## Wednesday, May 22, 2013

### Special Guest: Jim Ottaviani

Today's special guest is author Jim Ottaviani. Jim has written several excellent comic books on science history including Dignifying Science: Stories About Women Scientists, Feynman, and Primates: The Fearless Science of Jane Goodall, Dian Fossey, and BirutÃ© Galdikas. Jim writes:

I live close to Detroit so I always have to hear about horsepower this, horsepower that. I prefer dinosaurs, though, so my question is this: How many Dryptosauruspower is under the hood of a beautiful, split-windowed, 1963 Corvette Sting Ray Coupe?

The whole point of "units" is to provide a convenient means of comparing quantities. Despite most scientists' insistence that the United States convert to metric units, there's nothing fundamentally special about meters and kilograms. You're perfectly welcome to continue measuring distance with a dead king's foot provided you don't mind remembering more complicated unit conversions. Still, perhaps it's better to have units we can all relate to. With that in mind, Mr. Ottaviani's question is a particularly useful one because the term horsepower is, at least for those of us in urban areas, a bit of an anachronism.1 According to Wikipedia,
The development of the steam engine provided a reason to compare the output of horses with that of the engines that could replace them. In 1702, Thomas Savery wrote in The Miner's Friend: "So that an engine which will raise as much water as two horses, working together at one time in such a work, can do, and for which there must be constantly kept ten or twelve horses for doing the same. Then I say, such an engine may be made large enough to do the work required in employing eight, ten, fifteen, or twenty horses to be constantly maintained and kept for doing such a work…"
In context, horsepower is a perfectly legitimate unit. If today an infomercial claims you'll lose weight three times faster with Bowflex than with a Shake Weight, than you could define

1 bowflex = 3 shake weights,

and in 100 years "shake weight" will be a legitimate unit of measure, not an utterly ridiculous punchline.

 The Shake Weight: laughing stock of the exercise community

Much like with the shake weight, we could easily standardize dryptosauruspower as a unit provided we can find the correct conversion factor between it and horsepower. A dryptosaurus is thought to have weighed about 1.5 metric tons or roughly 3.3 times the mass of a horse. This would put it closer to the weight of a giraffe or hippopotamus. Giraffes eat about 75 pounds (34 kilograms) of food per day, while a hippo eats about 88 pounds (40 kilograms) of food per day. Since a dryptosaurus is about the same size, it likely eats about the same amount of food.2 Let's assume the typical dryptosaurus takes in about 80 pounds of food each day.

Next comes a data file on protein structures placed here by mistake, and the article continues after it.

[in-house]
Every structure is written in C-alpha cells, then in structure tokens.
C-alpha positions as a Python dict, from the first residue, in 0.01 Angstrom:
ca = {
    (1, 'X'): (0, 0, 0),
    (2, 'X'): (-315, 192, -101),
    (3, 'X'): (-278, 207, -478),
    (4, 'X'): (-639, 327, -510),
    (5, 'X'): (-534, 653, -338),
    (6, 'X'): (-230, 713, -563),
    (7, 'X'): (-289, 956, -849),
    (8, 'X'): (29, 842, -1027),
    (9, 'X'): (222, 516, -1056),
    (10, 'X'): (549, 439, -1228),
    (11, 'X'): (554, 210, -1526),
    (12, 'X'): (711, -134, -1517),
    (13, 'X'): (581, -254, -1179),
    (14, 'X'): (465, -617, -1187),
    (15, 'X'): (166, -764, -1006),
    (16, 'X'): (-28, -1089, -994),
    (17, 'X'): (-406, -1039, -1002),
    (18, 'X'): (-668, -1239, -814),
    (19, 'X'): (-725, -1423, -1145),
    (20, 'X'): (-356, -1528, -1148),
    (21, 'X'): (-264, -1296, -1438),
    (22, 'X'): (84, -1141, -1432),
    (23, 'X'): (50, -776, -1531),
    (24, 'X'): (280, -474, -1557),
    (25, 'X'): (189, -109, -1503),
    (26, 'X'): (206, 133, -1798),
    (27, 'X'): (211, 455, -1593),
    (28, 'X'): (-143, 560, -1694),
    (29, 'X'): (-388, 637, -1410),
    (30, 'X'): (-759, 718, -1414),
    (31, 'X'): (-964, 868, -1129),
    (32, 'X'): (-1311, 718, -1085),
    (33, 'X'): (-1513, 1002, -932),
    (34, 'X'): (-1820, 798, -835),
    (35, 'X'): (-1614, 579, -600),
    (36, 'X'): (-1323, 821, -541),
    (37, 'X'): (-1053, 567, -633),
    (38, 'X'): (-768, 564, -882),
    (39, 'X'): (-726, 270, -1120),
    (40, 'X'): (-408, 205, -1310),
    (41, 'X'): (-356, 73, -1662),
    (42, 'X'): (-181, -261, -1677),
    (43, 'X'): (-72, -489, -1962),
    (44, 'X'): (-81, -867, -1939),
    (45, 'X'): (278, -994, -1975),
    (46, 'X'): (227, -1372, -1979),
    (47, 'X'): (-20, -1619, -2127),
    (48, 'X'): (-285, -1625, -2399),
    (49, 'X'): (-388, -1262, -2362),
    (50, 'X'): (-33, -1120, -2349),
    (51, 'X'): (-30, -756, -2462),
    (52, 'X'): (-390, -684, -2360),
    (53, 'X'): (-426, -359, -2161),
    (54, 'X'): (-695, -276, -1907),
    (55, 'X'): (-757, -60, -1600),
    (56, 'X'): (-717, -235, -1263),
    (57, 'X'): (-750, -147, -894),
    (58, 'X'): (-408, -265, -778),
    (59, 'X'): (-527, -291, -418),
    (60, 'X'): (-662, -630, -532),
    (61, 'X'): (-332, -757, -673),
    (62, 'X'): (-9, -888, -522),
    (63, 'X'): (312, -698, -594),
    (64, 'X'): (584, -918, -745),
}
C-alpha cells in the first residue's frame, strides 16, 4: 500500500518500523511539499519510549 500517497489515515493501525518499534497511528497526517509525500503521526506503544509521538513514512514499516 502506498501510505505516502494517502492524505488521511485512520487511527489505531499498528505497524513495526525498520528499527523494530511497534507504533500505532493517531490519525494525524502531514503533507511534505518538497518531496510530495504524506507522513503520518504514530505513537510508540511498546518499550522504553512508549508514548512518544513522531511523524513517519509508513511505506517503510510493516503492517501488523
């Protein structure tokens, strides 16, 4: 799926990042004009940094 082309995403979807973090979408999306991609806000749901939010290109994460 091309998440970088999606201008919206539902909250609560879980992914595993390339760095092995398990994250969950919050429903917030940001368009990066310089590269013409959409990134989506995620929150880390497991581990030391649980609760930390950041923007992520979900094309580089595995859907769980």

It's bigger than you, so it eats a lot more.

A 1000 pound horse takes in about 30 pounds of food per day, roughly 2.7 times less than the dryptosaurus. Food is a source of energy. Power is the amount of energy used in a given amount of time. Since power is proportional to energy which is proportional to the amount of food, it should be true that the dryptosaurus is roughly 2.7 times more powerful than a horse.3 We could use the following equation to convert from horsepower to dryptosauruspower:

1 dryptosauruspower  = 2.7 horsepower

 A 1963 Corvette Sting Ray Coupe with 100-dryptosauruspower

Depending on what kind of engine is installed in your Corvette, you could have a variety of different horsepowers. According to Wikipedia, typical values range from 250- to 340-horsepower. Using our conversion equation above, the horsepower of a 1963 Sting Ray Corvette ranges from 93- to 130-dryptosauruspower.

Thanks for a great question, Jim! You can find out more about Jim Ottaviani and his books at G. T. Labs or on Twitter.

Aaron Santos is a physicist and author of the books How Many Licks? Or How to Estimate Damn Near Anything and Ballparking: Practical Math for Impractical Sports Questions. Follow him on Twitter at @aarontsantos.

[1] There are those who might ask why we would want to convert to dryptosaurus power since the dryptosaurus, having lived over 60 million years ago, is an even greater anachronism than the horse. A fair point, Dear Reader, to which I have two responses. (1) Dinosaurs are awesome, and (2) horses suck.
[2] I am, of course, making a big assumption here by assuming food intake is related to body size. The difference between dryptosaurus and a giraffe could be substantial given that one is a carnivorous reptile and the other is a vegetarian mammal. Even within one species, you can have a pretty wide range of values for caloric intake. For example, I'm pretty sure I eat about twice as many calories each day as my wife does. That said, the caloric need for similarly-sized animals should be roughly the same to within an order of magnitude. We can see this by comparing the giraffe and hippo, two very different but similarly-massed creatures that take in roughly the same amount of food each day.
[3] Here, we're talking about the average power output as opposed to the peak power output, which is theoretically what we're quantifying when we talk about horsepower. These could be somewhat different, but I suspect they're still relatively close.

#### 1 comment:

1. You've made a questionable but interesting assumption in equating the energy consumption of a your reptilian dryptosaurus with a mammal of equivalent weight. A huge proportion of mammalian energy is consumed in maintaining a constant, high core body temperature. Reptiles being "cold-blooded" don't have this front-loading and so need to consume only 10-20% of the food of a mammal. Unless you believe, with Robert Bakker and others, that dinosaurs are homeothermic like us. Of course their peak power may not depend on their metabolic issues although their sustained power probably will.